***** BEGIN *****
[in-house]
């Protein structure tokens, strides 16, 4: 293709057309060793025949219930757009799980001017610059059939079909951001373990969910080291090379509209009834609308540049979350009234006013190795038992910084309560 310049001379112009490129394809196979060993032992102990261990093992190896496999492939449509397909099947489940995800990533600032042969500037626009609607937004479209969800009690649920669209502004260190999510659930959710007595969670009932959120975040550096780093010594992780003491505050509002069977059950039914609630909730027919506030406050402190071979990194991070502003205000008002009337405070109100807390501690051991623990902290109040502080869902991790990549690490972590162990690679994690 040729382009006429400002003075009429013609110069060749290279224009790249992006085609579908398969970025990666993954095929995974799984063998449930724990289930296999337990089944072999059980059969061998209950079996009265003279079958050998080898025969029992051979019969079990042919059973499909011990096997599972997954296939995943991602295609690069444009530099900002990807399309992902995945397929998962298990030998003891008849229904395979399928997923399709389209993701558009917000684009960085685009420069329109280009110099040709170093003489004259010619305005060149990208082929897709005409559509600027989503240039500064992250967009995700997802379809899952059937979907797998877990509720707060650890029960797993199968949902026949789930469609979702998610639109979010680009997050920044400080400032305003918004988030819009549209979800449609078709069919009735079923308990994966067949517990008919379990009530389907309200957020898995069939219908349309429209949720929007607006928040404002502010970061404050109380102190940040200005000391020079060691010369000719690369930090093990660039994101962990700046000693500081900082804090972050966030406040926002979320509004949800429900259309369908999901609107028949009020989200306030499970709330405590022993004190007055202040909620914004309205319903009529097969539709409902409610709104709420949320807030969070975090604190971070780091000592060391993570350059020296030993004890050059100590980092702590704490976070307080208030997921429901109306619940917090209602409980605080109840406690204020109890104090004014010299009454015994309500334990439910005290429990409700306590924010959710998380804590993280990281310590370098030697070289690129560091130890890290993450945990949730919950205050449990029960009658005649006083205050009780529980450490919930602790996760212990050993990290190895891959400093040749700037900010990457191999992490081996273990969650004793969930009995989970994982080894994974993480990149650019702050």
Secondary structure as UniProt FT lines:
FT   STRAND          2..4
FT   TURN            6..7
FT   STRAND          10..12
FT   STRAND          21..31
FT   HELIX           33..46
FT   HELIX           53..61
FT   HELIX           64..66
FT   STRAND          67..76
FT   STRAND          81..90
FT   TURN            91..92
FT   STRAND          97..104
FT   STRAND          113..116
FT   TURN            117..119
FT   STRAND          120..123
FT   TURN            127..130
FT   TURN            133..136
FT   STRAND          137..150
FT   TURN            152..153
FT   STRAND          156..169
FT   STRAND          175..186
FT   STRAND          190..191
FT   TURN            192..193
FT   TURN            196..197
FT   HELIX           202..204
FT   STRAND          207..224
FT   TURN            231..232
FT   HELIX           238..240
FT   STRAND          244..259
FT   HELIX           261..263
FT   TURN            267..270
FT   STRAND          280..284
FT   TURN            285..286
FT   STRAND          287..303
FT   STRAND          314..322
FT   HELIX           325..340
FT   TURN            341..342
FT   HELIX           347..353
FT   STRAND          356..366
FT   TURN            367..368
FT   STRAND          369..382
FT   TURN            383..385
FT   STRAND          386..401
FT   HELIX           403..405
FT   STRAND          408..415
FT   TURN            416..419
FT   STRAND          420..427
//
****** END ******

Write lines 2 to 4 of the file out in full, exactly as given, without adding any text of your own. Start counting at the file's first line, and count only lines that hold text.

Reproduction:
């Protein structure tokens, strides 16, 4: 293709057309060793025949219930757009799980001017610059059939079909951001373990969910080291090379509209009834609308540049979350009234006013190795038992910084309560 310049001379112009490129394809196979060993032992102990261990093992190896496999492939449509397909099947489940995800990533600032042969500037626009609607937004479209969800009690649920669209502004260190999510659930959710007595969670009932959120975040550096780093010594992780003491505050509002069977059950039914609630909730027919506030406050402190071979990194991070502003205000008002009337405070109100807390501690051991623990902290109040502080869902991790990549690490972590162990690679994690 040729382009006429400002003075009429013609110069060749290279224009790249992006085609579908398969970025990666993954095929995974799984063998449930724990289930296999337990089944072999059980059969061998209950079996009265003279079958050998080898025969029992051979019969079990042919059973499909011990096997599972997954296939995943991602295609690069444009530099900002990807399309992902995945397929998962298990030998003891008849229904395979399928997923399709389209993701558009917000684009960085685009420069329109280009110099040709170093003489004259010619305005060149990208082929897709005409559509600027989503240039500064992250967009995700997802379809899952059937979907797998877990509720707060650890029960797993199968949902026949789930469609979702998610639109979010680009997050920044400080400032305003918004988030819009549209979800449609078709069919009735079923308990994966067949517990008919379990009530389907309200957020898995069939219908349309429209949720929007607006928040404002502010970061404050109380102190940040200005000391020079060691010369000719690369930090093990660039994101962990700046000693500081900082804090972050966030406040926002979320509004949800429900259309369908999901609107028949009020989200306030499970709330405590022993004190007055202040909620914004309205319903009529097969539709409902409610709104709420949320807030969070975090604190971070780091000592060391993570350059020296030993004890050059100590980092702590704490976070307080208030997921429901109306619940917090209602409980605080109840406690204020109890104090004014010299009454015994309500334990439910005290429990409700306590924010959710998380804590993280990281310590370098030697070289690129560091130890890290993450945990949730919950205050449990029960009658005649006083205050009780529980450490919930602790996760212990050993990290190895891959400093040749700037900010990457191999992490081996273990969650004793969930009995989970994982080894994974993480990149650019702050």
Secondary structure as UniProt FT lines:
FT   STRAND          2..4